The Putative GATA Transcription Factor SbGATA22 as a Novel Regulator of Dhurrin Biosynthesis.

Rosati VC, Quinn AA, Gleadow RM, Blomstedt CK

Published: 3 April 2024 in Life (Basel, Switzerland)
Keywords: GATA transcription factor, cyanogenesis, cyanogenic glucosides, regulation, specialized metabolites
Pubmed ID: 38672741
DOI: 10.3390/life14040470

Cyanogenic glucosides are specialized metabolites produced by over 3000 species of higher plants from more than 130 families. The deployment of cyanogenic glucosides is influenced by biotic and abiotic factors in addition to being developmentally regulated, consistent with their roles in plant defense and stress mitigation. Despite their ubiquity, very little is known regarding the molecular mechanisms that regulate their biosynthesis. The biosynthetic pathway of dhurrin, the cyanogenic glucoside found in the important cereal crop sorghum (Sorghum bicolor (L.) Moench), was described over 20 years ago, and yet no direct regulator of the biosynthetic genes has been identified. To isolate regulatory proteins that bind to the promoter region of the key dhurrin biosynthetic gene of sorghum, SbCYP79A1, yeast one-hybrid screens were performed. A bait fragment containing 1204 base pairs of the SbCYP79A1 5' regulatory region was cloned upstream of a reporter gene and introduced into Saccharomyces cerevisiae. Subsequently, the yeast was transformed with library cDNA representing RNA from two different sorghum developmental stages. From these screens, we identified SbGATA22, an LLM domain B-GATA transcription factor that binds to the putative GATA transcription factor binding motifs in the SbCYP79A1 promoter region. Transient assays in Nicotiana benthamiana show that SbGATA22 localizes to the nucleus. The expression of SbGATA22, in comparison with SbCYP79A1 expression and dhurrin concentration, was analyzed over 14 days of sorghum development and in response to nitrogen application, as these conditions are known to affect dhurrin levels. Collectively, these findings suggest that SbGATA22 may act as a negative regulator of SbCYP79A1 expression and provide a preliminary insight into the molecular regulation of dhurrin biosynthesis in sorghum.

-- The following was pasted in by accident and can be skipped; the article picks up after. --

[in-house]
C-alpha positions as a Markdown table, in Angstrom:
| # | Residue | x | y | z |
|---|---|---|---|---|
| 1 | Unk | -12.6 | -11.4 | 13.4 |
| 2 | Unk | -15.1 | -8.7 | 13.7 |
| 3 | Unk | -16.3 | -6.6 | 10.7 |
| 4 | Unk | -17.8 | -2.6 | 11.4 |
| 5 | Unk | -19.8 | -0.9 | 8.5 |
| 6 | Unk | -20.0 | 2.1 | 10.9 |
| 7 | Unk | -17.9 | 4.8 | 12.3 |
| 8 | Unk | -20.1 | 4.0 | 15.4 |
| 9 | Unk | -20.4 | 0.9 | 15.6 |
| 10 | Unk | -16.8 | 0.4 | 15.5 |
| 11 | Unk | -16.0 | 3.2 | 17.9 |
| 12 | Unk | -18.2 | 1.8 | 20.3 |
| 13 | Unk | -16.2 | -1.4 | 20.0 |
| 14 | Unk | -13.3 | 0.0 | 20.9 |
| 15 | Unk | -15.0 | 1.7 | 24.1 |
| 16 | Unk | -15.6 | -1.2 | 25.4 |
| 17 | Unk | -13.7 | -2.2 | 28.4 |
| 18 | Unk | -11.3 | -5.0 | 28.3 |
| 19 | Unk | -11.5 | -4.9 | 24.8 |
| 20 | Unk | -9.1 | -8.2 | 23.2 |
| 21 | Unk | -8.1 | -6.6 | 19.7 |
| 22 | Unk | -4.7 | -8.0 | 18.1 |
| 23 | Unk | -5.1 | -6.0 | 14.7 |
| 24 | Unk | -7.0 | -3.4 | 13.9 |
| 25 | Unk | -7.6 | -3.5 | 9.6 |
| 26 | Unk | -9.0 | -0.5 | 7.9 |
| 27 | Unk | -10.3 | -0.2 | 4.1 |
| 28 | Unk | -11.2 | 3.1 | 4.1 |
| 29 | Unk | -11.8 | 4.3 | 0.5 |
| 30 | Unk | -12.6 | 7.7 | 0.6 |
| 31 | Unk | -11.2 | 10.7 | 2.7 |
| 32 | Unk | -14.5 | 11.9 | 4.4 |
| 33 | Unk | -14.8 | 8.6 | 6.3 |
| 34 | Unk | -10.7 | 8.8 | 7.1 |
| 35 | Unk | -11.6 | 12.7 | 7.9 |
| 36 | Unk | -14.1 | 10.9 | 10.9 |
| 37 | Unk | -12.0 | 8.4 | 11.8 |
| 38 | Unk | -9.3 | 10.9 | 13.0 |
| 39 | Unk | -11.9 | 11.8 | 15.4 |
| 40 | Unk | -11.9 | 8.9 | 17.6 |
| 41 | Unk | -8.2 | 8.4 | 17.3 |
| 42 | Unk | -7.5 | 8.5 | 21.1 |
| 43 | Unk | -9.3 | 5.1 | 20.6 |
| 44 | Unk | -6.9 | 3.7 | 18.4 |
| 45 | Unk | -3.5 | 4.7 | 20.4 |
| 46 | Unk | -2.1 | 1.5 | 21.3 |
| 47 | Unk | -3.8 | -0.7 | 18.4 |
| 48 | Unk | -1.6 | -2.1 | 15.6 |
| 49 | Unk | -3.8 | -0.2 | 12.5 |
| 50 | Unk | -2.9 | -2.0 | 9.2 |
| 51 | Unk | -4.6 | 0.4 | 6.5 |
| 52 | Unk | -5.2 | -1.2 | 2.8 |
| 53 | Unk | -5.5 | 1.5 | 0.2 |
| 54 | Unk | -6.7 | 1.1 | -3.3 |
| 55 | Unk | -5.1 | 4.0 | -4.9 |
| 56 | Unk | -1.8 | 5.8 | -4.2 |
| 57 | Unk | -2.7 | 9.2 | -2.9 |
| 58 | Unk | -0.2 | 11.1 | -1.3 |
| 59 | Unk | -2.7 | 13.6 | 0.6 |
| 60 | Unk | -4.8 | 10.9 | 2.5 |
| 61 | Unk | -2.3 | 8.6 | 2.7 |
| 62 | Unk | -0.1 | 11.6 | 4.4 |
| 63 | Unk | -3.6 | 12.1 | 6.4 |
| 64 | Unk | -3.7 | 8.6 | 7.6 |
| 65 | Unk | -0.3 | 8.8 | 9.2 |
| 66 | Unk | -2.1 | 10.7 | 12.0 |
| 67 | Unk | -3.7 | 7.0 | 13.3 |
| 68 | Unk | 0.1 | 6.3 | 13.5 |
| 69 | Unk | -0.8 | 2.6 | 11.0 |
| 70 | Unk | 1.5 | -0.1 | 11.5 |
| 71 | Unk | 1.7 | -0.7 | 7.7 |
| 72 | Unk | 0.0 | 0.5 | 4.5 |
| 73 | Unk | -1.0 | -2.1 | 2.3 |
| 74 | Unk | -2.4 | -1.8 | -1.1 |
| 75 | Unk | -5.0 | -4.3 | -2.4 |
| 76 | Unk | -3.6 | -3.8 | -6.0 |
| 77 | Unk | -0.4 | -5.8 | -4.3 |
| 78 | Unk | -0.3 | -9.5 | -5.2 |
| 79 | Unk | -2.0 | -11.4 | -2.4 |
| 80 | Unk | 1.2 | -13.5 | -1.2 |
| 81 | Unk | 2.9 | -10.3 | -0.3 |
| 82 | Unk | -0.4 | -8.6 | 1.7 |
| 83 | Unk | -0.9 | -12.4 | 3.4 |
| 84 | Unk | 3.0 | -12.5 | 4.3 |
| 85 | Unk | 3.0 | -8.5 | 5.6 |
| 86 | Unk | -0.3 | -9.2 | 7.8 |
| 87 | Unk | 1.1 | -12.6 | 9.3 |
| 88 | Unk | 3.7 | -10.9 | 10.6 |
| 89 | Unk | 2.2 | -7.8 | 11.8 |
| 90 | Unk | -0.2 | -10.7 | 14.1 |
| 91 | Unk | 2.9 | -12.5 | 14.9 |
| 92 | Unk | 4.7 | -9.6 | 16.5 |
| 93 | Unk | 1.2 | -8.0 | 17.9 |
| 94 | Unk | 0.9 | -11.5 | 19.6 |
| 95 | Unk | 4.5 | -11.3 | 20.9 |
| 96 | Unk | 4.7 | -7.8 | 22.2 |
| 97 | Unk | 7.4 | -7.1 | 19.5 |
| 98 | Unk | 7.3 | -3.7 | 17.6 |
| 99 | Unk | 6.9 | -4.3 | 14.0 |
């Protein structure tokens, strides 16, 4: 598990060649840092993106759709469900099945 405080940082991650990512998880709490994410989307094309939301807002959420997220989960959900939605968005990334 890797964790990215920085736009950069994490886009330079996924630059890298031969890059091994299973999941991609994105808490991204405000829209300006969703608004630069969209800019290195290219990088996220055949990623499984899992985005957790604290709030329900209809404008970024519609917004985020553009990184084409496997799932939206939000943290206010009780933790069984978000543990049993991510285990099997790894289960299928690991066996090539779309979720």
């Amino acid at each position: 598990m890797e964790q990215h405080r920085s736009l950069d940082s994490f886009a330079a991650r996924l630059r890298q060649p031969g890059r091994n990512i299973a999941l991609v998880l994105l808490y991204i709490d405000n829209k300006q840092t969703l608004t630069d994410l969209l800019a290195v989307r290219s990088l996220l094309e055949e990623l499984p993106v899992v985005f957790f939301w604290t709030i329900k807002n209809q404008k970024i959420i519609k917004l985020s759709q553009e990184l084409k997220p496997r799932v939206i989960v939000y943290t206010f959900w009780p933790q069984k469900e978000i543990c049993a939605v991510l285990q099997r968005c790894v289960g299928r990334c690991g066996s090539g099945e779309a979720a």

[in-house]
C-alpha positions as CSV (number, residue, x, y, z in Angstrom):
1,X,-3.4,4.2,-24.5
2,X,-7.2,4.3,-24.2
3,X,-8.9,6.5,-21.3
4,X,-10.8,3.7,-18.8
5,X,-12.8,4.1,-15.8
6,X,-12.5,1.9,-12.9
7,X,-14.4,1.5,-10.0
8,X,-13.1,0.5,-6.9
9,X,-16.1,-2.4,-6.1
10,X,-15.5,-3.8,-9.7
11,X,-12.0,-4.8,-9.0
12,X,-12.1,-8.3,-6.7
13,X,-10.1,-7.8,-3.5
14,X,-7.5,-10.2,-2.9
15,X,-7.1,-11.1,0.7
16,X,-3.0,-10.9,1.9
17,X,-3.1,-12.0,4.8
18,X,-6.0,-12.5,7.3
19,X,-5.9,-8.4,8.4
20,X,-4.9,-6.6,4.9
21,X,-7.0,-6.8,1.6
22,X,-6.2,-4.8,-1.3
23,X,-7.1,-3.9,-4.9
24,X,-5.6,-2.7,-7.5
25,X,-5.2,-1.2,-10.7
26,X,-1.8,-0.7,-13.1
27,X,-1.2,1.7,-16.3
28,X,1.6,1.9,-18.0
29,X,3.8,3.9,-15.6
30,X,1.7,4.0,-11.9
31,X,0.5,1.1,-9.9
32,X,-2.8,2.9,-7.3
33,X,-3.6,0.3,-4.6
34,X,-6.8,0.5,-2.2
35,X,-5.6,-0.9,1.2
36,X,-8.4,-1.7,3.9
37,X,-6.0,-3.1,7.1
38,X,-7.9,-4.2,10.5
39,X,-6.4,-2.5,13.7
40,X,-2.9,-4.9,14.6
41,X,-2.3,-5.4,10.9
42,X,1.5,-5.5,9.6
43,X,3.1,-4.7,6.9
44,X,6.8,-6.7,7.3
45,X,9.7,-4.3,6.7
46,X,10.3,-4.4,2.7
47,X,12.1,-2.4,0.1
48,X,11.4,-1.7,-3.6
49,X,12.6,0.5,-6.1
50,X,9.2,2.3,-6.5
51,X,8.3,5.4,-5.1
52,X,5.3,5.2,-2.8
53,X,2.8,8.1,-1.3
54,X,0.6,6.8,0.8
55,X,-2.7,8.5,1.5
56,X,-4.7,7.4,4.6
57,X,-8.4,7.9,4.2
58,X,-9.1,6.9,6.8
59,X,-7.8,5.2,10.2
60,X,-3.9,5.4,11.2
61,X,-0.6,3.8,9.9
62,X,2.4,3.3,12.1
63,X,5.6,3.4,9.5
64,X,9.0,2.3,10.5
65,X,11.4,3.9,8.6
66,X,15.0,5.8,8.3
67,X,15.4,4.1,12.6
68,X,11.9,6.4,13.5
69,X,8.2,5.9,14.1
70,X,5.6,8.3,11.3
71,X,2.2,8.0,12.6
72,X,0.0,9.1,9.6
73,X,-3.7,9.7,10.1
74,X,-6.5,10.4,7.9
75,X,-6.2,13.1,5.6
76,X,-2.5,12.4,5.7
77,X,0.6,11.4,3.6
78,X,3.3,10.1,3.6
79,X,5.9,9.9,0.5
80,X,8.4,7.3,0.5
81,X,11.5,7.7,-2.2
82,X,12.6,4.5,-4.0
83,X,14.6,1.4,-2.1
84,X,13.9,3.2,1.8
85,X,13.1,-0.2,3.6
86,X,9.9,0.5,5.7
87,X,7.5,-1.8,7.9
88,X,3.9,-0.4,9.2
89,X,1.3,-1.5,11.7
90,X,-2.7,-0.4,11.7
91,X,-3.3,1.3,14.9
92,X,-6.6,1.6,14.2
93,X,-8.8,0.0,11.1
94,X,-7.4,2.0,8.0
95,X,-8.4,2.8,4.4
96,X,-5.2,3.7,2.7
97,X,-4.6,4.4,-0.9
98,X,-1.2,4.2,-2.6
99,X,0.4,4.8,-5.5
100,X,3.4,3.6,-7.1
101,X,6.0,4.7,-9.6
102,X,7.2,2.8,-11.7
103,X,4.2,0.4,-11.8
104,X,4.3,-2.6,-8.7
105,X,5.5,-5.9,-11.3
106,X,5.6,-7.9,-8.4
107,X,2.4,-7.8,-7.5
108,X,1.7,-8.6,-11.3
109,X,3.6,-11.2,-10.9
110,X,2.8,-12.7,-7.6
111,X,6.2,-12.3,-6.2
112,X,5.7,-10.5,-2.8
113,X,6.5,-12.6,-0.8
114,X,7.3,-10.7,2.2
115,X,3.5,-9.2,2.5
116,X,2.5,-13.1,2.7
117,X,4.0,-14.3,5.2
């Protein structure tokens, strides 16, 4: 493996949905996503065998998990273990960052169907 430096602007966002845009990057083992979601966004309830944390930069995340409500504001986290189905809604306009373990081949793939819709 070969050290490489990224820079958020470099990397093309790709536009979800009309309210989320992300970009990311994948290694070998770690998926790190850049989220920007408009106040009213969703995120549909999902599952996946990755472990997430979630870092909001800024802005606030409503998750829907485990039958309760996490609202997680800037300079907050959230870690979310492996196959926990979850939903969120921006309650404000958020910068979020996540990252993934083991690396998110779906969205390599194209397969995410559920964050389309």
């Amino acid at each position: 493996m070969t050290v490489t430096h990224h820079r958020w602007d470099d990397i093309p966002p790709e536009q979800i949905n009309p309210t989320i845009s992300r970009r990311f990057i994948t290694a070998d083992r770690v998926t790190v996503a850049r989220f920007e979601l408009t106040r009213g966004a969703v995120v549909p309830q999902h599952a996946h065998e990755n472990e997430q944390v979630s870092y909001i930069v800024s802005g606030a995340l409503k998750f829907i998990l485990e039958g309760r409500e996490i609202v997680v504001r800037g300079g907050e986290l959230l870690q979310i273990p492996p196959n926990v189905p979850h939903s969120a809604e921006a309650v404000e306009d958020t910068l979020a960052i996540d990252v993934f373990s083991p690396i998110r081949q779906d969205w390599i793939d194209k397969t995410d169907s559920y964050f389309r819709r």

Australian Research Council DP130101049
Australian Research Council LP100100434